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Integrated Active Noise Control and Noise Reduction in Hearing Aids

In every day life conversations and listening scenarios the desired speech signal is rarely delivered alone. The listener most commonly faces ascenario where he has to understand speech in a noisy environment. Hearing impairments, and more particularly sensorineural losses, can cause areduction of speech understanding in noise. Therefore, in a hearing aidcompensating for such kind of losses it is not sufficient to just amplify the incoming sound. Hearing aids also need to integrate algorithms that allow to discriminate between speech and noise in order to extract a desired speech from a noisy environment. A standard noise reduction scheme in general aims at maximising the signal-to-noise ratio of the signalto be fed in the hearing aid loudspeaker. This signal, however, does not reach the eardrum directly. It first has to propagate through an acoustic path and encounter some perturbations which are, by design, neglected in standard noise reduction schemes.

In an open fitting setup, there is no earmold to prevent ambient sound from reaching the eardrum or to prevent the sound amplified by the hearing aid from leaving the earcanal. This signal leakage through the open fitting combined with the attenuation in the acoustic path between the hearing aid loudspeaker and the eardrum, \textit{i.e.}, the so-called secondary path, can then override the action of the noise reduction in the hearing aid. Active noise control can be used to compensate for the effects of this signal leakage. The principle of active noise control is to generate a zone of quiet based on destructive interference, in this case at the eardrum. In the hearing aids framework, however, active noise control alone is not sufficient. It has to be performed together with the noise reduction algorithm.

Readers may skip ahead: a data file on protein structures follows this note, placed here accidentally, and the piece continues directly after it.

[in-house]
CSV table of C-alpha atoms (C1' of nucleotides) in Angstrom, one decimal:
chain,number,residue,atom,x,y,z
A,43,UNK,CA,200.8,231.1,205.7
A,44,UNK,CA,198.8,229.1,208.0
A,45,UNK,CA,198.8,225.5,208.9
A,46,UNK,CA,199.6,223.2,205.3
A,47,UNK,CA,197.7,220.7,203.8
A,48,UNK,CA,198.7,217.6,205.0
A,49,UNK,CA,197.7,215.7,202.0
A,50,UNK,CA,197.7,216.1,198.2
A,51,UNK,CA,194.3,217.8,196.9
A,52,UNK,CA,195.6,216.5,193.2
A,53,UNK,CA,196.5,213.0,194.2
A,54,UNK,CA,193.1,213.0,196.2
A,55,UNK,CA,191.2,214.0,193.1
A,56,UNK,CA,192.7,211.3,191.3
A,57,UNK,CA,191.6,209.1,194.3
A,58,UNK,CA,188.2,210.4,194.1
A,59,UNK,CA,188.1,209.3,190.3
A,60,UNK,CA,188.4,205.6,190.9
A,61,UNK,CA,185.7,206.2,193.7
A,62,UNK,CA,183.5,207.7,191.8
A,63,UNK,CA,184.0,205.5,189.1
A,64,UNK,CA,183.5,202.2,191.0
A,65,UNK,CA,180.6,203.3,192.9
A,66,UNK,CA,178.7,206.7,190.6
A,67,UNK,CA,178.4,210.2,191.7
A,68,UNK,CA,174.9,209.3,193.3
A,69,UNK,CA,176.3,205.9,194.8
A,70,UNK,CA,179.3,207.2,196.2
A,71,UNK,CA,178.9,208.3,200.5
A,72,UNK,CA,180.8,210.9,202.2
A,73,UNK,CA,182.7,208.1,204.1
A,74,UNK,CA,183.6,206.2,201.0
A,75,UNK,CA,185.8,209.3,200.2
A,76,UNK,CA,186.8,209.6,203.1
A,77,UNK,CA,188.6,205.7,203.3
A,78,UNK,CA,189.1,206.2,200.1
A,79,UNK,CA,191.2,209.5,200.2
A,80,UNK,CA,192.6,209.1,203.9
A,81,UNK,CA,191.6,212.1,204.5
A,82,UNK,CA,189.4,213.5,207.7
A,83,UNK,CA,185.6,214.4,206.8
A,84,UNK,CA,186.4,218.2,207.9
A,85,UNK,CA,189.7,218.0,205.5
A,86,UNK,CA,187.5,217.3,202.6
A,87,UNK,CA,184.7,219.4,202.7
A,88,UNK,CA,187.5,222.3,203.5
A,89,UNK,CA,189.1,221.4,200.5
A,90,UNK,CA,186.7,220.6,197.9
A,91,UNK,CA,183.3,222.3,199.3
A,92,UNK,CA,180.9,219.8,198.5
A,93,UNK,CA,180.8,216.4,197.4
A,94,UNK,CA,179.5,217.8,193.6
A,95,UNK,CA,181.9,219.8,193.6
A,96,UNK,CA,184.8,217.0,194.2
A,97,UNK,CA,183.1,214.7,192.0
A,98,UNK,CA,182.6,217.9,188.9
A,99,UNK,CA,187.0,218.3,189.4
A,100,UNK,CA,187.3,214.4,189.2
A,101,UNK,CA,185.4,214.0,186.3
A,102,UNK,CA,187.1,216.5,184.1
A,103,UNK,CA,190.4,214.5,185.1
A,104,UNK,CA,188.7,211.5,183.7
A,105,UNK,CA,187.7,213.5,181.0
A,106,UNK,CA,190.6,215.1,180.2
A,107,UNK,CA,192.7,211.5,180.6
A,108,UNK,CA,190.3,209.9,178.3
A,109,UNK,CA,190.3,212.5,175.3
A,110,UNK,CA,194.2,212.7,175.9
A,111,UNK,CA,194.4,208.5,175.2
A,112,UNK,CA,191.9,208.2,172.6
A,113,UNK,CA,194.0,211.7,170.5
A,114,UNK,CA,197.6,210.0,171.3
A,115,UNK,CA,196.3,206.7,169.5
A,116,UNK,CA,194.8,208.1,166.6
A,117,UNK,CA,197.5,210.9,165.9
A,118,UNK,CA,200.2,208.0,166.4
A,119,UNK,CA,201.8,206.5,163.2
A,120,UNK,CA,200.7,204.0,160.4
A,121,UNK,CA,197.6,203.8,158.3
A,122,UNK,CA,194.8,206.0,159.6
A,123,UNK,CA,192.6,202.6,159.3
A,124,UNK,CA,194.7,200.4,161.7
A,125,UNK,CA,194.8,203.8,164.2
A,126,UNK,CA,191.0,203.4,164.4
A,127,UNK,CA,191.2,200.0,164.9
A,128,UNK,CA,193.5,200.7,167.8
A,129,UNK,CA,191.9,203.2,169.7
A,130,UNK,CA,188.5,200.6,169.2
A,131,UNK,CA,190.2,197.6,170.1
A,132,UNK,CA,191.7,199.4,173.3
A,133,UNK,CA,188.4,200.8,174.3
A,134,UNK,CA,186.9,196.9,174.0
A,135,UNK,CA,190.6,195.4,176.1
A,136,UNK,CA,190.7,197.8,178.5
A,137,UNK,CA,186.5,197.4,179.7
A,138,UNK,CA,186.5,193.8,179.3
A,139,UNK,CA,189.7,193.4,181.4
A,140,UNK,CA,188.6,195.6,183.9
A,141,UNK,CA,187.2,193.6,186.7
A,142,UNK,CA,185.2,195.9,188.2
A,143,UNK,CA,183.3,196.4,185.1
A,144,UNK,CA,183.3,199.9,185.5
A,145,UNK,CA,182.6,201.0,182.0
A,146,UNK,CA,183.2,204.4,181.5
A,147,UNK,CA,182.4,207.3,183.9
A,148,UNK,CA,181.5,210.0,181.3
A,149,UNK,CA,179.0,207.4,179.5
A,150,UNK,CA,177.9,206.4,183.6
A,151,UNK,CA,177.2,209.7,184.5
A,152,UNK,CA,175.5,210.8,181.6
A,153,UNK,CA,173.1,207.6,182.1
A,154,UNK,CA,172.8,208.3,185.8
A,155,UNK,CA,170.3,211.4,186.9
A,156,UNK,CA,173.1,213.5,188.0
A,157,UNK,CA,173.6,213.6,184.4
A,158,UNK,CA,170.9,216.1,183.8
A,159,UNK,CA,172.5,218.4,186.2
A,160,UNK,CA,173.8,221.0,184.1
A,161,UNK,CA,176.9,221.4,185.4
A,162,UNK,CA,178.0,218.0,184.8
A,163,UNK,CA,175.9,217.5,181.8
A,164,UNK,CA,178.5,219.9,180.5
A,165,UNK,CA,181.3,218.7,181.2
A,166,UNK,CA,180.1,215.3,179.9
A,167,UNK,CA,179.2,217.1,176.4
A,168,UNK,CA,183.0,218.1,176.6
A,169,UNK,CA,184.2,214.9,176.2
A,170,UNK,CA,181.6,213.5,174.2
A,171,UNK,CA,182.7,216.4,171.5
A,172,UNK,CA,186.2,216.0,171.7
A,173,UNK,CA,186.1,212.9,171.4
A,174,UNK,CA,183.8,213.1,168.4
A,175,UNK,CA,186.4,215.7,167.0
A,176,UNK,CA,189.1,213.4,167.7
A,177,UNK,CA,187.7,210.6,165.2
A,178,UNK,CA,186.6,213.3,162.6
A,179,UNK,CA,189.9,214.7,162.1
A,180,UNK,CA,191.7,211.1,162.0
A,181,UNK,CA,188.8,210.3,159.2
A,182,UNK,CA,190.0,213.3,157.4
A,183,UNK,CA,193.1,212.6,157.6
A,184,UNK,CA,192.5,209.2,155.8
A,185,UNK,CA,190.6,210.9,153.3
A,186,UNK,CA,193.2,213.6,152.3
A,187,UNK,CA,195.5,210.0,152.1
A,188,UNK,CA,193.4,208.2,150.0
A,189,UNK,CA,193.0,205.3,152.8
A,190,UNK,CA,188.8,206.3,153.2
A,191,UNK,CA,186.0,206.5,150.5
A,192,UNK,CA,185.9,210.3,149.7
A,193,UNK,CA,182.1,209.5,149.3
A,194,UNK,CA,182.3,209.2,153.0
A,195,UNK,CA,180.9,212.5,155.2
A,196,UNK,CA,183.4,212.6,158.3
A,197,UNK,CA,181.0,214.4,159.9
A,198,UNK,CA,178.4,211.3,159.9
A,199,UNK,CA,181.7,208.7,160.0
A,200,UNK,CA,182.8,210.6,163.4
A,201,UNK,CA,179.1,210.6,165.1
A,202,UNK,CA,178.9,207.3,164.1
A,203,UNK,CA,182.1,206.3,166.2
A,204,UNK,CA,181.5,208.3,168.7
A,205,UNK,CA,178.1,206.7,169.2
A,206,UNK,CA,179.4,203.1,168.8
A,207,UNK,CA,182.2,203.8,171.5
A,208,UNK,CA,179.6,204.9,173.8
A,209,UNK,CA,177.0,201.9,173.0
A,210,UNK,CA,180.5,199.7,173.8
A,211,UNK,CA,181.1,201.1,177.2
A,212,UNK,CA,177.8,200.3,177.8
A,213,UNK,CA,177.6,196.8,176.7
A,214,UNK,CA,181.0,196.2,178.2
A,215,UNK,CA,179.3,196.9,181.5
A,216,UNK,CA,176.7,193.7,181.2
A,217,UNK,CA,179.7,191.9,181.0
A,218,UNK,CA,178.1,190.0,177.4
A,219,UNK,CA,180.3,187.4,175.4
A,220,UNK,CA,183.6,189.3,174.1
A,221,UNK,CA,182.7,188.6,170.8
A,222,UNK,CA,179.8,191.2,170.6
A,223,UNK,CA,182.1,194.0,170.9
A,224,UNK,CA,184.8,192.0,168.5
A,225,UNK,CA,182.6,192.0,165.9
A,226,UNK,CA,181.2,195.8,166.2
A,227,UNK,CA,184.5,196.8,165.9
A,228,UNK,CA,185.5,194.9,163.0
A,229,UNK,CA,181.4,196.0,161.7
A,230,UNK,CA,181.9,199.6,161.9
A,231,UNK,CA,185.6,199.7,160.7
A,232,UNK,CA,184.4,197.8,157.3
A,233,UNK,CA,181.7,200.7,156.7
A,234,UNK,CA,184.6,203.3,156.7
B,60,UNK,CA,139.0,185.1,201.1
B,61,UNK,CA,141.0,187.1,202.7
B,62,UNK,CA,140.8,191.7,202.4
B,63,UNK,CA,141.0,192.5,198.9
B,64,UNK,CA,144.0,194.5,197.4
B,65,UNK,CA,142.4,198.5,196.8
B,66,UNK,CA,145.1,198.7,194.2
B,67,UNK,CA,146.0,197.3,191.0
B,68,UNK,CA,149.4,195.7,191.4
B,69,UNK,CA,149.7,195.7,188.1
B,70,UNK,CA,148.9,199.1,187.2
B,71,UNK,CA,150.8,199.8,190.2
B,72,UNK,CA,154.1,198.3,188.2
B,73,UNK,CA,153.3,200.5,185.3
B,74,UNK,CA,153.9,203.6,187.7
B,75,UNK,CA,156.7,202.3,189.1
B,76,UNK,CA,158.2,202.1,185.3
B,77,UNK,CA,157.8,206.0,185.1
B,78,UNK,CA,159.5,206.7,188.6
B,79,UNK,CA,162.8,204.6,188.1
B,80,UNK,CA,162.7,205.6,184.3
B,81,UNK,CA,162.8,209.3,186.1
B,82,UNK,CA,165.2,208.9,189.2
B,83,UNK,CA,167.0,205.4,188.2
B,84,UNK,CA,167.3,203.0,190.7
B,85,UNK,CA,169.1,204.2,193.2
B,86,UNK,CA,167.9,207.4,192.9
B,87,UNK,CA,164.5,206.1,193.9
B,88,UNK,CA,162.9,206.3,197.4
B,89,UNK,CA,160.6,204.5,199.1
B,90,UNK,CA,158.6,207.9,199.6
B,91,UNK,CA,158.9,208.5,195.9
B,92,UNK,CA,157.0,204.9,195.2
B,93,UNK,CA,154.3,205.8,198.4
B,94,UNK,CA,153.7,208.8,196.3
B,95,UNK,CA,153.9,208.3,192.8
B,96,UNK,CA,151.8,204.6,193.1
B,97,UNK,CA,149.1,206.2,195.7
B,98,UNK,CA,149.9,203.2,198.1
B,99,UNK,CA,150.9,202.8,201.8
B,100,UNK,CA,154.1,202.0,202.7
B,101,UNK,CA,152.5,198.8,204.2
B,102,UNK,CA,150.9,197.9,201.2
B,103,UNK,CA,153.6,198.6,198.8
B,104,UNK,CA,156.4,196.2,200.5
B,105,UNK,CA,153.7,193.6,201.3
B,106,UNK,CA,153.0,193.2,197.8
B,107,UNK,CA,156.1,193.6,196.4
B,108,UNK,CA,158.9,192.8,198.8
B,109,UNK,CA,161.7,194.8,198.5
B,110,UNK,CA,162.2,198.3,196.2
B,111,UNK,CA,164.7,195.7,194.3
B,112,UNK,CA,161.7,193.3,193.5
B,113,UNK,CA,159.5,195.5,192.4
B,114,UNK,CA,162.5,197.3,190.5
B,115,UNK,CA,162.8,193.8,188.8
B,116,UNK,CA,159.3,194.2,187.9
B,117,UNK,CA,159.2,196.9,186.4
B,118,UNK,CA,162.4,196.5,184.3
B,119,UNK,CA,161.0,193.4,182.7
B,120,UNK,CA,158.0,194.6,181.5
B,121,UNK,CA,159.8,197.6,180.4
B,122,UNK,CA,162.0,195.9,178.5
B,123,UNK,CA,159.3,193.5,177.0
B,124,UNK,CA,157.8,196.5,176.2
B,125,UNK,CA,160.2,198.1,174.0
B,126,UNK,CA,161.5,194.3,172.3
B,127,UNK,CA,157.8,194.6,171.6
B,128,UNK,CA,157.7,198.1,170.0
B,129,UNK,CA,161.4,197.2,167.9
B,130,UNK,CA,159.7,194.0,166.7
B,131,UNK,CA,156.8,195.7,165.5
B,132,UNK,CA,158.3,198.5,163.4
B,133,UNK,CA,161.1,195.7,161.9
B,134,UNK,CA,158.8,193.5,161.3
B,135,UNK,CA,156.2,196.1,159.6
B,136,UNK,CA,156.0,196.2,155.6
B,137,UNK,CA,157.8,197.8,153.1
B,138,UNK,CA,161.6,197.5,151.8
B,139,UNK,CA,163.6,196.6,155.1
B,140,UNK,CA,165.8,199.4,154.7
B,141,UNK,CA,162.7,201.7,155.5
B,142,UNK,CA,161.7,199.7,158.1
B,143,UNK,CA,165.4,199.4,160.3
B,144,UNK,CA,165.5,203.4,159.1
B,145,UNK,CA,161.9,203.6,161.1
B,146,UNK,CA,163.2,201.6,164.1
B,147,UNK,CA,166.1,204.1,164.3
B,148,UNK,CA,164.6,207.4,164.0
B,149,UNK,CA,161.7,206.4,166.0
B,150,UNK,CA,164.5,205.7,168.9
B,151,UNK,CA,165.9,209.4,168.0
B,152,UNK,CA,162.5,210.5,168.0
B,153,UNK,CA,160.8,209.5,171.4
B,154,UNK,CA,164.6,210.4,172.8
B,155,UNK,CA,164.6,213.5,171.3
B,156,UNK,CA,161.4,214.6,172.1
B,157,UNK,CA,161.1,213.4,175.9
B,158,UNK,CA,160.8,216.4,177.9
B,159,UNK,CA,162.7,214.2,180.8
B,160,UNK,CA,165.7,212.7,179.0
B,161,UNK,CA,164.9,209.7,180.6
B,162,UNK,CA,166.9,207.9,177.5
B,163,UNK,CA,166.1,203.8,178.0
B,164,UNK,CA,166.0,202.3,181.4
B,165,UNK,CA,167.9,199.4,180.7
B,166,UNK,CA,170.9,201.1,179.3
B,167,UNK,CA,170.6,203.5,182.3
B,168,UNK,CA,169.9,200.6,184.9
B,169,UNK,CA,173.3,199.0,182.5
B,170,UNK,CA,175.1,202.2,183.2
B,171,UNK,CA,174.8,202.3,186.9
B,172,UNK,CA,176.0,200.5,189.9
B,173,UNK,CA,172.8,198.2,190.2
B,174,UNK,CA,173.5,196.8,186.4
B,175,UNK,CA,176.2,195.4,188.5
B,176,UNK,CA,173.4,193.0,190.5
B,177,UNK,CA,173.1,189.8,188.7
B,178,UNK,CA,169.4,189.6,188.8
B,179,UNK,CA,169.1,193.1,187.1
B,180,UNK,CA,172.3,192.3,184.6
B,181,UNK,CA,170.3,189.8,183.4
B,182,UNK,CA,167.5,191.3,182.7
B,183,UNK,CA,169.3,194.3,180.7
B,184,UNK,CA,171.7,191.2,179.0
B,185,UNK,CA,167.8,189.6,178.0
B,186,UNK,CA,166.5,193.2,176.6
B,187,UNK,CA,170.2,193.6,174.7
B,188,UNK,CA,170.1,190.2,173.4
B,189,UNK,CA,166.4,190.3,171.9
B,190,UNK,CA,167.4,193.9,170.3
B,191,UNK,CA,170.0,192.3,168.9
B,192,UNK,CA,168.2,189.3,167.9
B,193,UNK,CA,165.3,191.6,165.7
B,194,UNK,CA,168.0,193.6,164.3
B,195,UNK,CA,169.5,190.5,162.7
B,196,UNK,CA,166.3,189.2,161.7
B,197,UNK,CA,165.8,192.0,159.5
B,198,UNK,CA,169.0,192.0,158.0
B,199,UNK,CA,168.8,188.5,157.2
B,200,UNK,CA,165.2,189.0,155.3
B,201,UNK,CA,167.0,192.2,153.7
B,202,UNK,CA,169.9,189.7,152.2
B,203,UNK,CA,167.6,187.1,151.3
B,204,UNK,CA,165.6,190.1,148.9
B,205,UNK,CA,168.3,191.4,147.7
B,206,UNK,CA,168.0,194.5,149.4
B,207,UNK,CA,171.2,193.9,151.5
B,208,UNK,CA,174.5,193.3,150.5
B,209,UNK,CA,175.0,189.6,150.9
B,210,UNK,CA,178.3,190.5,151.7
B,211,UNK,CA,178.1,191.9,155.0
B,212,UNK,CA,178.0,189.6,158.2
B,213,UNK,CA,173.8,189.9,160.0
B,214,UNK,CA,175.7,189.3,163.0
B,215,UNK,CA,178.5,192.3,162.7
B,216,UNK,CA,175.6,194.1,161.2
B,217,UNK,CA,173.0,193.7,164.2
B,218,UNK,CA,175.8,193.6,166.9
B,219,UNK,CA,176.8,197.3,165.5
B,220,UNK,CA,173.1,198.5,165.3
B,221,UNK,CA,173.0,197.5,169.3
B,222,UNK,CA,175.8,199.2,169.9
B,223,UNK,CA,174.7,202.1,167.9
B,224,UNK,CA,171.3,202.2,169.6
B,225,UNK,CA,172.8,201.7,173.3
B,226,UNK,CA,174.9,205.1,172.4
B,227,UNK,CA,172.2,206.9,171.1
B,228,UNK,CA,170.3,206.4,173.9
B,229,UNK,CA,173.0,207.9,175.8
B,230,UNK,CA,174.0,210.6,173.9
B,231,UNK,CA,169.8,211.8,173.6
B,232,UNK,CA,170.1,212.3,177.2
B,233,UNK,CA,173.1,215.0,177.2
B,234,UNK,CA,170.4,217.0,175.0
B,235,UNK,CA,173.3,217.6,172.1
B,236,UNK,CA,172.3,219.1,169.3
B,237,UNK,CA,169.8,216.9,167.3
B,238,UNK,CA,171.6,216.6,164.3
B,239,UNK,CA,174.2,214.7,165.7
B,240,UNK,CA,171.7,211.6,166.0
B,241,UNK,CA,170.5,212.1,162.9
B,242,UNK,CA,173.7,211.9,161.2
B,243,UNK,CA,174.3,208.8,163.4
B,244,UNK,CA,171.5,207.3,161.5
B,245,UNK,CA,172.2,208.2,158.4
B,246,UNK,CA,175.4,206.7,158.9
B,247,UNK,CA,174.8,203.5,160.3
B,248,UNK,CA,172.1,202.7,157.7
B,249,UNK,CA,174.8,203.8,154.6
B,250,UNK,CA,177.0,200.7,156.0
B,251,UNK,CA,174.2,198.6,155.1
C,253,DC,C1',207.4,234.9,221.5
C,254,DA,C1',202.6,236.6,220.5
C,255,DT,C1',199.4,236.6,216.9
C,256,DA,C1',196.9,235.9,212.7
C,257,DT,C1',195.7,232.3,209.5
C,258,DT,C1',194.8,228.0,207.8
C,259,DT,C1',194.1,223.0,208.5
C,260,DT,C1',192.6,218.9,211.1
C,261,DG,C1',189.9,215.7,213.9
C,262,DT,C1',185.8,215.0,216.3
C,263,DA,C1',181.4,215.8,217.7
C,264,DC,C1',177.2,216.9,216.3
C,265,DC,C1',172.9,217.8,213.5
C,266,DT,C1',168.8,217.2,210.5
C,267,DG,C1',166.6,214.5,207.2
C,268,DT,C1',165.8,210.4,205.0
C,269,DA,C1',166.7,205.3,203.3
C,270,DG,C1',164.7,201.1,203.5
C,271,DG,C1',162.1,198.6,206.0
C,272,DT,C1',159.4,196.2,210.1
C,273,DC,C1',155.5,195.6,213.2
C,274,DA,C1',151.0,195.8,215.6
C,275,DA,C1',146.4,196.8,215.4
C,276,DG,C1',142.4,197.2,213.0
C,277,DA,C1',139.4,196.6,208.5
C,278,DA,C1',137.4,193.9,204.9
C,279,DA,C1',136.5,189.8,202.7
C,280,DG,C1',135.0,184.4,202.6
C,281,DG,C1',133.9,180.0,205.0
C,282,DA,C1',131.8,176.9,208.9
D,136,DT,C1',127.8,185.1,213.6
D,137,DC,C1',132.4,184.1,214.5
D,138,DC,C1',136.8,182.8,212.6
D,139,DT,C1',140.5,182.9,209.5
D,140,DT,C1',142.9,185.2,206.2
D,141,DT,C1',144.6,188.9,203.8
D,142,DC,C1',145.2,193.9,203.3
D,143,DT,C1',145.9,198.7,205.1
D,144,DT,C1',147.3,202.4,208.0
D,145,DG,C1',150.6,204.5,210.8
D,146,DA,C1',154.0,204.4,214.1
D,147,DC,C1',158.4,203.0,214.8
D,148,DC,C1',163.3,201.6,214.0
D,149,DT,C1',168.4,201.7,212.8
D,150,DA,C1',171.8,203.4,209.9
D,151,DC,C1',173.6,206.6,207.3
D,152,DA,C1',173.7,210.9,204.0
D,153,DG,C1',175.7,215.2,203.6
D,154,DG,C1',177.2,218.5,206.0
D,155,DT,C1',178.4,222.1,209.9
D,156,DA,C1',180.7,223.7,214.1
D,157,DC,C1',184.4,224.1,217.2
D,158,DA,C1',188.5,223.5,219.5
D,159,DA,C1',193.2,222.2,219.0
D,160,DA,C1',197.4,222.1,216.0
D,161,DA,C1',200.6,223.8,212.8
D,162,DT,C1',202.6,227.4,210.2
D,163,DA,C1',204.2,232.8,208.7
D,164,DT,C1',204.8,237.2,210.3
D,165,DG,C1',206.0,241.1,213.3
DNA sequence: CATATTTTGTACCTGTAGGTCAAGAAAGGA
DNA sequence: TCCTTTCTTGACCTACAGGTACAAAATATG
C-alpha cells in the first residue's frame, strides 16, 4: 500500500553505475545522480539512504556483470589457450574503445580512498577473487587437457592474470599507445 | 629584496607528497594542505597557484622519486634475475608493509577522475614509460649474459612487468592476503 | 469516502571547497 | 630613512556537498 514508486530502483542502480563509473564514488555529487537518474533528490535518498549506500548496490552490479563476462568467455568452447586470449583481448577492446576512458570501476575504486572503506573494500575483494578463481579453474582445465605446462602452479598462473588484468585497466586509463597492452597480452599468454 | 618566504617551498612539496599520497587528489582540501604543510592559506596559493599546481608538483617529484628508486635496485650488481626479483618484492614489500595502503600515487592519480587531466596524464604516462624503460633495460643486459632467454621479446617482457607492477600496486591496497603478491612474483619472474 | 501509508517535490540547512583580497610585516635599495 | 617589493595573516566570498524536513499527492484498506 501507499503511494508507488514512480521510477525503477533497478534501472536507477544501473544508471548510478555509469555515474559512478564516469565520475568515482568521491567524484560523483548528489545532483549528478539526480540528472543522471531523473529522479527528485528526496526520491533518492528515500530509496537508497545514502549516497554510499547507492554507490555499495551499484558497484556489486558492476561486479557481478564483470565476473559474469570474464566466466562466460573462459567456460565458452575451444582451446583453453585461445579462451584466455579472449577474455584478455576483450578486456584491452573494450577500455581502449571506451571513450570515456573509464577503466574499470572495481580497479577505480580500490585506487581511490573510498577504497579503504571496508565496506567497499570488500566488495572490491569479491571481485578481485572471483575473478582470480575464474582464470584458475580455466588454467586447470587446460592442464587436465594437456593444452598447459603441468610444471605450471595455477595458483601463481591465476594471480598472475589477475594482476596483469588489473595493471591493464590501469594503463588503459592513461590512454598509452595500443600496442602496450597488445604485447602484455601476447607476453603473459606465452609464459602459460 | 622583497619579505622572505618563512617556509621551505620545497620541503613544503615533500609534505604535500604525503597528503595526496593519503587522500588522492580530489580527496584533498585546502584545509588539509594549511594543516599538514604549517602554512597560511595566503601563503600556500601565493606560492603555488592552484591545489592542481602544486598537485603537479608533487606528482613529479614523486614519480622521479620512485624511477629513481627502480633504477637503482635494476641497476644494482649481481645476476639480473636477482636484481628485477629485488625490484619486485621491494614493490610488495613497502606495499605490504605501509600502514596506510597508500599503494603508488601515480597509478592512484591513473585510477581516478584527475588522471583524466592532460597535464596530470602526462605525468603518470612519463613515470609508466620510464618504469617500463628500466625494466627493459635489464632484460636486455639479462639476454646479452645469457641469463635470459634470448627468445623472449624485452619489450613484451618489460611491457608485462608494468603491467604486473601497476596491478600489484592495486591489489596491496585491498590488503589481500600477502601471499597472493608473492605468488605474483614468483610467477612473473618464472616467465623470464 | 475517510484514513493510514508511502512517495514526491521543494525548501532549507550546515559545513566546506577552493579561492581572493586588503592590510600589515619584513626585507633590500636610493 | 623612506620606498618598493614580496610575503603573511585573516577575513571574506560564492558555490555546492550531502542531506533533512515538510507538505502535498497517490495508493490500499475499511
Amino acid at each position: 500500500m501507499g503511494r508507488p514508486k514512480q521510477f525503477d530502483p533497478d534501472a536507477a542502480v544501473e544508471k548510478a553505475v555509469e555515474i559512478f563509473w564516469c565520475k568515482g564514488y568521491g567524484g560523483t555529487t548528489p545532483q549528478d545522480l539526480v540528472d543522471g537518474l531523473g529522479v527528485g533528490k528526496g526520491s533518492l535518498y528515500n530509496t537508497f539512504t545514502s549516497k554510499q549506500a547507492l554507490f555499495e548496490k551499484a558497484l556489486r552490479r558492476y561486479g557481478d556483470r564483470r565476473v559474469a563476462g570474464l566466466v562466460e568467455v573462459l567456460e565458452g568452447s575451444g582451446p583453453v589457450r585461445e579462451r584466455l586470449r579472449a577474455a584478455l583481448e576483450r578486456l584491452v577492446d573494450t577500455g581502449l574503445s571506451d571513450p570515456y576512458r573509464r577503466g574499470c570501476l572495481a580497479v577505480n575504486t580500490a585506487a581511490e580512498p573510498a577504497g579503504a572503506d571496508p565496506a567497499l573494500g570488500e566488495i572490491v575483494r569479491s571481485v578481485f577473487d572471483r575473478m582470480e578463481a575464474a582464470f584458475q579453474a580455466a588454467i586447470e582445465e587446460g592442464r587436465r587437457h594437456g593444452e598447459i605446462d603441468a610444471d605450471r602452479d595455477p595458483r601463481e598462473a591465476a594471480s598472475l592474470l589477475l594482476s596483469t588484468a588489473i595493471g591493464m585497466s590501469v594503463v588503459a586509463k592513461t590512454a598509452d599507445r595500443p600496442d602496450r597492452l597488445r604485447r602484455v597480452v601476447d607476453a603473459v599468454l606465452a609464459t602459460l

This thesis first presents an integrated active noise control and noise reduction scheme for hearing aids to tackle secondary path effects and effects of noise leakage through an open fitting. Integratingactive noise control and noise reduction in a single set of filters allows to compensate for the signal leakage and the secondary path effects.The implementation of the integrated active noise control and noise reduction scheme in hearing aids, however, comes with a number of problems primarily due to the dimensions of the devices.

Firstly, the integrated active noise control and noise reduction scheme does not allow tobalance between the noise reduction and the active noise control. In some circumstances it would be useful to emphasise one of the functional blocks. Secondly, the integrated active noise control and noise reductionscheme relies on an ear canal microphone which should ideally be located at the eardrum. In practice, however, the ear canal microphone is distant from the eardrum and the sound reaching the eardrum is basically unknown and uncontrolled. Finally, the use of active noise control in hearing aids, is limited by the size of the devices and the number of microphones available on each device. The number of noise sources that can be compensated for by the active noise control is limited by the number of microphones available. Also the small separation between the microphones and the loudspeaker results in a short acoustic propagation time and hence small causality margins. 

In order to solve these problems, variations on the integrated active noise control and noise reductionscheme are also presented in this thesis. Firstly, changing the original problem to a constrained problem leads to weighted integrated active noise control and noise reduction schemes. A first weighted integrated active noise control and noise reduction scheme is derived that allows to emphasise either the active noise control (providing an improved signal-to-noise ratio) or the noise reduction (providing a lower speech distortion). A speech intelligibility weighted integrated active noise control and noise reduction scheme is then derived that allows to focus on reducing speech distortion at the eardrum or on minimising the residual noiseat the eardrum. Secondly, an integrated approach to active noise control and noise reduction that is based on an optimisation over a zone of quiet generated by the active noise control is then proposed. This approach allows to overcome the ear canal microphone location problem. Finally,a binaural approach is introduced that allows to access extra microphones from the contra-lateral hearing aid and to design a scheme with increased causality margin.
Date:10 Jan 2008  →  20 Jun 2011
Keywords:Active noise, Hearing aids
Disciplines:Other engineering and technology
Project type:PhD project